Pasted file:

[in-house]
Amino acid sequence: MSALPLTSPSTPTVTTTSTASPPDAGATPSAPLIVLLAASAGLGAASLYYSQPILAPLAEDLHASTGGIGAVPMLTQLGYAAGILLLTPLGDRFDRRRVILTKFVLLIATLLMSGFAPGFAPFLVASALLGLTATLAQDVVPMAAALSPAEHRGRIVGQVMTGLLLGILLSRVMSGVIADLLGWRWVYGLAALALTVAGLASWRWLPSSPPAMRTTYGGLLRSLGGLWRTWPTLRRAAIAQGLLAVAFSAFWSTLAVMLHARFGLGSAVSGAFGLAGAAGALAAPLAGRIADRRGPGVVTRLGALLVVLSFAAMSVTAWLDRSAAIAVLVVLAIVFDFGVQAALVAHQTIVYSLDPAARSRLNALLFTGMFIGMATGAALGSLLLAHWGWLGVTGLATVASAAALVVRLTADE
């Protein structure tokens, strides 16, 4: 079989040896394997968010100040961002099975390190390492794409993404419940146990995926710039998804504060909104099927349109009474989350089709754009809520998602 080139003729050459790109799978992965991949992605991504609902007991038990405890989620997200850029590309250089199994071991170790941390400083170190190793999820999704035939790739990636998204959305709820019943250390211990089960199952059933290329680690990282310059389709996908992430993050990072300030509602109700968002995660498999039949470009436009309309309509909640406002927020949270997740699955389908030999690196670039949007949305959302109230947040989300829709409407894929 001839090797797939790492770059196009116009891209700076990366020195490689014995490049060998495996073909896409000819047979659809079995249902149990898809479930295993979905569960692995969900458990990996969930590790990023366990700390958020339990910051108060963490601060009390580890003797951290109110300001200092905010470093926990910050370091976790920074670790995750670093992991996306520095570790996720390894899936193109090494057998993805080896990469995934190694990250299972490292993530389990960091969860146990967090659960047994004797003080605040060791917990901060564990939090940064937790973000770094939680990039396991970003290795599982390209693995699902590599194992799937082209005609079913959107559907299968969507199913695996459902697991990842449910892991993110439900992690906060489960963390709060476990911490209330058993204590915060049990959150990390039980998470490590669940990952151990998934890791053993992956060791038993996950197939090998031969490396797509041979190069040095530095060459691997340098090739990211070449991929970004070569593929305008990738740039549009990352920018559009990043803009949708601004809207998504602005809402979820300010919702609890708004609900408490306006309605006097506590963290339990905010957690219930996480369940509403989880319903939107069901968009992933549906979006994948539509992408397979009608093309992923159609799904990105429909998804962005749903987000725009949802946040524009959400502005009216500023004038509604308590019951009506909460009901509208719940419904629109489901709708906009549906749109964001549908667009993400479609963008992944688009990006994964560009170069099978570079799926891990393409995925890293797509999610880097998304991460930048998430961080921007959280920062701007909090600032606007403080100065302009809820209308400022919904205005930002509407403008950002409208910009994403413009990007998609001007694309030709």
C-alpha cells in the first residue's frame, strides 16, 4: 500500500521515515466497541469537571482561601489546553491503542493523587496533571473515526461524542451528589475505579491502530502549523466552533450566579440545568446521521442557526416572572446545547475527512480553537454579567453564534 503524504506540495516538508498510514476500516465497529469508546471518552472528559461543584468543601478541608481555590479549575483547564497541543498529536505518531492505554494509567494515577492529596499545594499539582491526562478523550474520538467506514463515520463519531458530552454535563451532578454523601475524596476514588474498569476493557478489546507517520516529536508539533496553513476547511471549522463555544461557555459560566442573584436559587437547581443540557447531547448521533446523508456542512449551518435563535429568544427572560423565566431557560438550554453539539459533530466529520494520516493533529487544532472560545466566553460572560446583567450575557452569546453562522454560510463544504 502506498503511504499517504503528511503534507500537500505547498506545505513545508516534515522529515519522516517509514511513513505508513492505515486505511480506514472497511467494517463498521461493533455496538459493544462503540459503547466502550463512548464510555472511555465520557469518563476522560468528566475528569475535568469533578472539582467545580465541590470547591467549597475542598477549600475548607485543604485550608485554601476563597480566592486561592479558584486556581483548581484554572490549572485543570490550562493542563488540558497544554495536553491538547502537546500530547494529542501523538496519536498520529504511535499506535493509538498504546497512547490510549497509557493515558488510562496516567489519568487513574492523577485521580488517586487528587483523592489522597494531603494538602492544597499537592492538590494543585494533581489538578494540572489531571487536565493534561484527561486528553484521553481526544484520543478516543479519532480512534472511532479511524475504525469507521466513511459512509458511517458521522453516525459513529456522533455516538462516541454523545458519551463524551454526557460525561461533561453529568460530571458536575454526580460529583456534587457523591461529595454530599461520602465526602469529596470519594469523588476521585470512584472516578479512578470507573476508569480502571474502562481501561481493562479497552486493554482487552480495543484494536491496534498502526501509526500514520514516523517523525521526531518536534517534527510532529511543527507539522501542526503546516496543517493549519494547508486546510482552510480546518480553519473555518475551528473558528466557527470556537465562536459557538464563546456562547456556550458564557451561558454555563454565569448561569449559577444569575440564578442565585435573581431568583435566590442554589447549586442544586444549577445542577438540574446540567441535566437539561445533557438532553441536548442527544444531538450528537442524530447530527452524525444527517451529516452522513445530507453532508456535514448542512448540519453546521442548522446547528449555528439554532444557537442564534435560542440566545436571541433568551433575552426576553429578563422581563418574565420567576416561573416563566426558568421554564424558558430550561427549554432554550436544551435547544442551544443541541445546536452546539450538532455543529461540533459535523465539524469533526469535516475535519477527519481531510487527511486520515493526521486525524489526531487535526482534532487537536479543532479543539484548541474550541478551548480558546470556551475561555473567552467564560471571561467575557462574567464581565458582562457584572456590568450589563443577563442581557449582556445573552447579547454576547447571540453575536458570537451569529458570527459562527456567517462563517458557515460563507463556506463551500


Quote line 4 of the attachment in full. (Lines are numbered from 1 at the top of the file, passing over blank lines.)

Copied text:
C-alpha cells in the first residue's frame, strides 16, 4: 500500500521515515466497541469537571482561601489546553491503542493523587496533571473515526461524542451528589475505579491502530502549523466552533450566579440545568446521521442557526416572572446545547475527512480553537454579567453564534 503524504506540495516538508498510514476500516465497529469508546471518552472528559461543584468543601478541608481555590479549575483547564497541543498529536505518531492505554494509567494515577492529596499545594499539582491526562478523550474520538467506514463515520463519531458530552454535563451532578454523601475524596476514588474498569476493557478489546507517520516529536508539533496553513476547511471549522463555544461557555459560566442573584436559587437547581443540557447531547448521533446523508456542512449551518435563535429568544427572560423565566431557560438550554453539539459533530466529520494520516493533529487544532472560545466566553460572560446583567450575557452569546453562522454560510463544504 502506498503511504499517504503528511503534507500537500505547498506545505513545508516534515522529515519522516517509514511513513505508513492505515486505511480506514472497511467494517463498521461493533455496538459493544462503540459503547466502550463512548464510555472511555465520557469518563476522560468528566475528569475535568469533578472539582467545580465541590470547591467549597475542598477549600475548607485543604485550608485554601476563597480566592486561592479558584486556581483548581484554572490549572485543570490550562493542563488540558497544554495536553491538547502537546500530547494529542501523538496519536498520529504511535499506535493509538498504546497512547490510549497509557493515558488510562496516567489519568487513574492523577485521580488517586487528587483523592489522597494531603494538602492544597499537592492538590494543585494533581489538578494540572489531571487536565493534561484527561486528553484521553481526544484520543478516543479519532480512534472511532479511524475504525469507521466513511459512509458511517458521522453516525459513529456522533455516538462516541454523545458519551463524551454526557460525561461533561453529568460530571458536575454526580460529583456534587457523591461529595454530599461520602465526602469529596470519594469523588476521585470512584472516578479512578470507573476508569480502571474502562481501561481493562479497552486493554482487552480495543484494536491496534498502526501509526500514520514516523517523525521526531518536534517534527510532529511543527507539522501542526503546516496543517493549519494547508486546510482552510480546518480553519473555518475551528473558528466557527470556537465562536459557538464563546456562547456556550458564557451561558454555563454565569448561569449559577444569575440564578442565585435573581431568583435566590442554589447549586442544586444549577445542577438540574446540567441535566437539561445533557438532553441536548442527544444531538450528537442524530447530527452524525444527517451529516452522513445530507453532508456535514448542512448540519453546521442548522446547528449555528439554532444557537442564534435560542440566545436571541433568551433575552426576553429578563422581563418574565420567576416561573416563566426558568421554564424558558430550561427549554432554550436544551435547544442551544443541541445546536452546539450538532455543529461540533459535523465539524469533526469535516475535519477527519481531510487527511486520515493526521486525524489526531487535526482534532487537536479543532479543539484548541474550541478551548480558546470556551475561555473567552467564560471571561467575557462574567464581565458582562457584572456590568450589563443577563442581557449582556445573552447579547454576547447571540453575536458570537451569529458570527459562527456567517462563517458557515460563507463556506463551500